This is exactly what we have done. This is not file and suspend and is often called the 62/70 strategy. The key thing is that my wife's benefit at age 62 is greater than half my benefit at 70. There was and is no reason for her to claim spousal. The only claim on my benefit would be survivor benefits.
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Old 04-20-2014, 11:58 AM   #15
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I'll sure consult experts when my time comes, but 2nd strategy looks more beneficial in my case…I'm 5.5 years older than my wife.

How Married Couples May Increase Their Social Security Retirement Income By Choosing A Spousal Subsidy | Lawyer For Seniors

Q: I am approaching age 66 and my wife is almost 62. Each of us has a work record, although my earnings are greater. I heard that there may be a way for us to receive a larger Social Security retirement income by my opting for only a Spousal Benefit now based upon her work record. If so, how does that work?

A. Yes, you are correct. The key is for at least one of you to opt only for a Spousal Benefit on the other’s work record now, and for the other to delay beginning his/her own retirement, up to age 70 if possible. This approach generates an interim monthly Spousal Benefit “subsidy” for one of you, while permitting additional retirement credits to build up for the other, thereby increasing the amount of your later retirement income(s). The strategy is not well known, but derives out of the “Senior Citizen Freedom to Work Act of 2000″, apparently to courage delayed retirement. There are basically 2 techniques:

(1) “Claim Now, and Claim More Later“ (aka the “62/70 strategy”): here, your wife chooses Early Retirement benefits now at age 62 on her own account, and you then choose only a Spousal Benefit on her account but delay claiming on your own account until age 70. The amount of your Spousal Benefit would be equal to 50% of what your wife would have received as her own retirement benefit if she had waited to age 66 to start. For example: if she were eligible to receive $1,200 per month now, but $1,600 if she waited until her age 66, then your Spousal Benefit now would be $800. So, in this example she will now receive an Early Retirement benefit of $1,200 and you will receive a Spousal Benefit of $800 per month, for a combined total of $2,000 per month. This approach creates some retirement income for each of you now, while permitting you to claim a higher retirement when you turn age 70. However, your wife’s benefit will be permanently fixed at her start level, modified only by Cost-Of-Living Adjustments (“COLA’s”) over time.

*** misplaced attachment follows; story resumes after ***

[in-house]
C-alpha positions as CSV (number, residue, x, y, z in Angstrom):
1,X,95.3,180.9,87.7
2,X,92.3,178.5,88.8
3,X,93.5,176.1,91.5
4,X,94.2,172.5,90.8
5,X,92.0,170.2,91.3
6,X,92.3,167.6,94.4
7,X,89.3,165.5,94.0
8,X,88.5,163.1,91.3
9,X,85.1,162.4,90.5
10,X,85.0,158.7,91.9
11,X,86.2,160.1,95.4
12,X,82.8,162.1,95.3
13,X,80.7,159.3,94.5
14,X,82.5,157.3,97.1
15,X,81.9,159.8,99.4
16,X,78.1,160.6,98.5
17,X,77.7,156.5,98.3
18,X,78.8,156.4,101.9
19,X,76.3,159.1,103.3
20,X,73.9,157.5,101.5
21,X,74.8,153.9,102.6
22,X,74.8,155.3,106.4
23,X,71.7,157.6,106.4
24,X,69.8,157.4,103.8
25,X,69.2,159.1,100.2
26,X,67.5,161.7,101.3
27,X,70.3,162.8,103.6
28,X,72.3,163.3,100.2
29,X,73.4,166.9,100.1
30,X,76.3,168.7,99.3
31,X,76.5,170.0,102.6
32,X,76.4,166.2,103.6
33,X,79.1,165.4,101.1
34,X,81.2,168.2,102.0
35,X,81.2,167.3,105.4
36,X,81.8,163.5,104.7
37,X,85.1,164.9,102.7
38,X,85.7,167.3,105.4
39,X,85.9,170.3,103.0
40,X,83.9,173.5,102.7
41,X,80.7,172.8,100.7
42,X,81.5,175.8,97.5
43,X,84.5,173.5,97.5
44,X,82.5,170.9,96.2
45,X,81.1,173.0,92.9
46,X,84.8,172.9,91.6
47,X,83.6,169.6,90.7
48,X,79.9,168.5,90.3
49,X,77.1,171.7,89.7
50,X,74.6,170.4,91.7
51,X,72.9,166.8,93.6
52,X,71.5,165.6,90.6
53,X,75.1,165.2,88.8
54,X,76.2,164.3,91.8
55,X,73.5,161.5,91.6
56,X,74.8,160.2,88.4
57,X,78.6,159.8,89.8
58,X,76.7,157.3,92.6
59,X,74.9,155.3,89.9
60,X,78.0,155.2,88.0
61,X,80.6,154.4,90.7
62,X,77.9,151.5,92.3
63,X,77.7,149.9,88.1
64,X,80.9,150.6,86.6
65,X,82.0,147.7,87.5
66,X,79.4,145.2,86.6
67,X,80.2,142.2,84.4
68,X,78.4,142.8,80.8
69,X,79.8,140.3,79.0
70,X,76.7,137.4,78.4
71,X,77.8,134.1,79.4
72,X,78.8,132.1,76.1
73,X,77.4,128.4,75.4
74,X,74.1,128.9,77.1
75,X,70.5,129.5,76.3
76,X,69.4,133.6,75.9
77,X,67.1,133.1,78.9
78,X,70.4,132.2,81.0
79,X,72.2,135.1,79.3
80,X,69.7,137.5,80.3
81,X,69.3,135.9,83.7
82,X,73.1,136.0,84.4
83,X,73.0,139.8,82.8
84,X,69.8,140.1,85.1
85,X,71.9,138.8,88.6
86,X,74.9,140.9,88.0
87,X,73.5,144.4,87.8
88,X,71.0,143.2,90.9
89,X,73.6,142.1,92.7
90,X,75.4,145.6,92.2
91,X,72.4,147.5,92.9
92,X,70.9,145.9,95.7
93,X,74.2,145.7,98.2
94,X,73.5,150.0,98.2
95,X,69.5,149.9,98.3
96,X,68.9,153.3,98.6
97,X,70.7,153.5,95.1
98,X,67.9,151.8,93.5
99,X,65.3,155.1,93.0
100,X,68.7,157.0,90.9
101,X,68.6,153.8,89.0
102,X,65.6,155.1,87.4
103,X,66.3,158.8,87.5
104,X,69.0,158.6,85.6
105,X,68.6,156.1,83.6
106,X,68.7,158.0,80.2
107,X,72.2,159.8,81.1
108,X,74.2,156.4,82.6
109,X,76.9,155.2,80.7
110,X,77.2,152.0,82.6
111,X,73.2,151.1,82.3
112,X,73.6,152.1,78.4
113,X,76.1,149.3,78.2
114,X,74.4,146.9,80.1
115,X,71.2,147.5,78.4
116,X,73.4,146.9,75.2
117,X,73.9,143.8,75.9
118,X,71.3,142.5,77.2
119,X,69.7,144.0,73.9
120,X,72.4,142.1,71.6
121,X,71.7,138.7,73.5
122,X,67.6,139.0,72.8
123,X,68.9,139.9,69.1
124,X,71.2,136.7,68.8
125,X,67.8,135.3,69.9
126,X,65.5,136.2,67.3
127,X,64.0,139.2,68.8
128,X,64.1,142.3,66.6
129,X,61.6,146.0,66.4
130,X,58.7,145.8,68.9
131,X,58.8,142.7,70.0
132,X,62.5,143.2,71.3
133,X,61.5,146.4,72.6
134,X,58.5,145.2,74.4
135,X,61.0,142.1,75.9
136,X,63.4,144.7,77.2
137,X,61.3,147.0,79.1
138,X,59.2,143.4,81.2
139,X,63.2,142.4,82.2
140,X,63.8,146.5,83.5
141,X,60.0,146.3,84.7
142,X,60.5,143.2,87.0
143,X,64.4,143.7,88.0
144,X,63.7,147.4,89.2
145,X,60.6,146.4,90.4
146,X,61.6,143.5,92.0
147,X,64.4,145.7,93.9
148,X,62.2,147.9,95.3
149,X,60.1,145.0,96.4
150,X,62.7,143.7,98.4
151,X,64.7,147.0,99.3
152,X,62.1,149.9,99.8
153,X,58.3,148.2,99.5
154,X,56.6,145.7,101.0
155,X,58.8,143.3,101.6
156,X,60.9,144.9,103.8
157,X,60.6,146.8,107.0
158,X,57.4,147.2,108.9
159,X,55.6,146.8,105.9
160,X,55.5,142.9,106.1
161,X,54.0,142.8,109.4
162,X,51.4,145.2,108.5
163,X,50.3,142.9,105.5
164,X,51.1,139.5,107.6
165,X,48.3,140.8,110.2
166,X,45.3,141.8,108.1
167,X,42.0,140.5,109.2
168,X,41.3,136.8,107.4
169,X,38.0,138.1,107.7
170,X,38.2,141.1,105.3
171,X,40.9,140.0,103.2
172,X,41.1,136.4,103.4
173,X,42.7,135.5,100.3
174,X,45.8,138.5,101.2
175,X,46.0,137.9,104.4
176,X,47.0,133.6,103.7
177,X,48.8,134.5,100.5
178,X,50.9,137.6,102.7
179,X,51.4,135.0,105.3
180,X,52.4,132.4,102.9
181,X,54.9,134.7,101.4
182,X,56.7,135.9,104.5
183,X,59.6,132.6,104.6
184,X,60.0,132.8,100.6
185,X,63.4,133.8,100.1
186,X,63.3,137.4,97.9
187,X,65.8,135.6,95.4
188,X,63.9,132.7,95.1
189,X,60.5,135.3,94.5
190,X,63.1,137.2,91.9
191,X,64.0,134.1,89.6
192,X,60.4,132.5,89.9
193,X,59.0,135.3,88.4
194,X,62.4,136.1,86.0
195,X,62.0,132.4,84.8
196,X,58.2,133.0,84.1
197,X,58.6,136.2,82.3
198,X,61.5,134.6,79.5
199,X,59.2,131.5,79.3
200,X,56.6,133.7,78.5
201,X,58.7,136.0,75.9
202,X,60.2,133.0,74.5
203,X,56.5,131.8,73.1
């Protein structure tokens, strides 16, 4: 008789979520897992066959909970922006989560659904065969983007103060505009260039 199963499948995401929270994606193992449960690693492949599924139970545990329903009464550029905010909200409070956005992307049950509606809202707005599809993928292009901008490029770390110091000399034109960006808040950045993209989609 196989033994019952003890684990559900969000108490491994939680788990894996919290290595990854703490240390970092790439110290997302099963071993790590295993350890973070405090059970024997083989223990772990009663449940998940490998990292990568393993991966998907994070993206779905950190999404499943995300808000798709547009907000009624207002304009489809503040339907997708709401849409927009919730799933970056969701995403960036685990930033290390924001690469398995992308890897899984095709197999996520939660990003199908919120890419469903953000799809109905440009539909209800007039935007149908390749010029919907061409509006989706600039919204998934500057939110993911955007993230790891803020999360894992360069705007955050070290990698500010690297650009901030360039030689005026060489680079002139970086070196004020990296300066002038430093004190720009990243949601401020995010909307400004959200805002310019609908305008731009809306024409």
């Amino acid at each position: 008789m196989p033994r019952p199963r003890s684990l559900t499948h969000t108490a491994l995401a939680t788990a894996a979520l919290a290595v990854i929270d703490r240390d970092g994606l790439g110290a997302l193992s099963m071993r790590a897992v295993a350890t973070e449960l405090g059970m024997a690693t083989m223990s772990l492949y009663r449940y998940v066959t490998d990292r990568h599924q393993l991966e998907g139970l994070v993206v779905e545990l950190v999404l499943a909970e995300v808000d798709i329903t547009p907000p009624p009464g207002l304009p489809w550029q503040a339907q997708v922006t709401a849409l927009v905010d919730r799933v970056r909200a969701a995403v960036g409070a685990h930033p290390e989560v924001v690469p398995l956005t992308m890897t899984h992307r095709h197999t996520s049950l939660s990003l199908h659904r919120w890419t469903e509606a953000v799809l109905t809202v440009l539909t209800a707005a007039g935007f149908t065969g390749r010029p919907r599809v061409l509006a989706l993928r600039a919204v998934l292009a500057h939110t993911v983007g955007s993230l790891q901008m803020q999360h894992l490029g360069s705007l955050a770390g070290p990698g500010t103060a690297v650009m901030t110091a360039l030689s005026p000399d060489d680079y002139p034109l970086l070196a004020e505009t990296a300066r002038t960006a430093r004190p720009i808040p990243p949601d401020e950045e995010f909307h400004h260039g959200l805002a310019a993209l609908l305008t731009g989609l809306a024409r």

(2) “File and Suspend“: here, you essentially both defer starting benefits on your own accounts. However, you employ the following procedural technique to enable your wife to claim a Spousal Benefit now on your account, as you are the higher earner: you first make a formal claim for benefits on your own account; next, your wife claims Spousal Benefits on your account; and, finally, you immediately request that your own benefits on your own account be suspended. By way of example, if you would be eligible to receive $2,000 per month now at age 66, then by using this strategy your wife could receive a Spousal Benefit of $700 per month now, representing 50% of your age 66 benefit amount, reduced by another 30% for her early start at age 62. Thereafter, your wife would receive the monthly Spousal Benefit, up to her age 70 if she chooses. When each of you becomes age 70, each then starts full benefits on his/her own account. By the delay to age 70, your own benefit will then be 32% greater than if you had started at age 66 ($2,640 in our example).
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Old 12-05-2015, 10:31 PM   #16
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Has anyone researched the updated rules?

Understanding "Free Spousal" Benefits | Social Security Choices

This will adversely affect my wife and I.
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Old 12-06-2015, 06:17 AM   #17
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Has anyone researched the updated rules?

Understanding "Free Spousal" Benefits | Social Security Choices

This will adversely affect my wife and I.
This has been discussed in a couple of threads. Here's one social security changes

This thread covers the change around the 300th post (give or take) until it gets closed Laurence Kotlikoff - Maximize my SS.com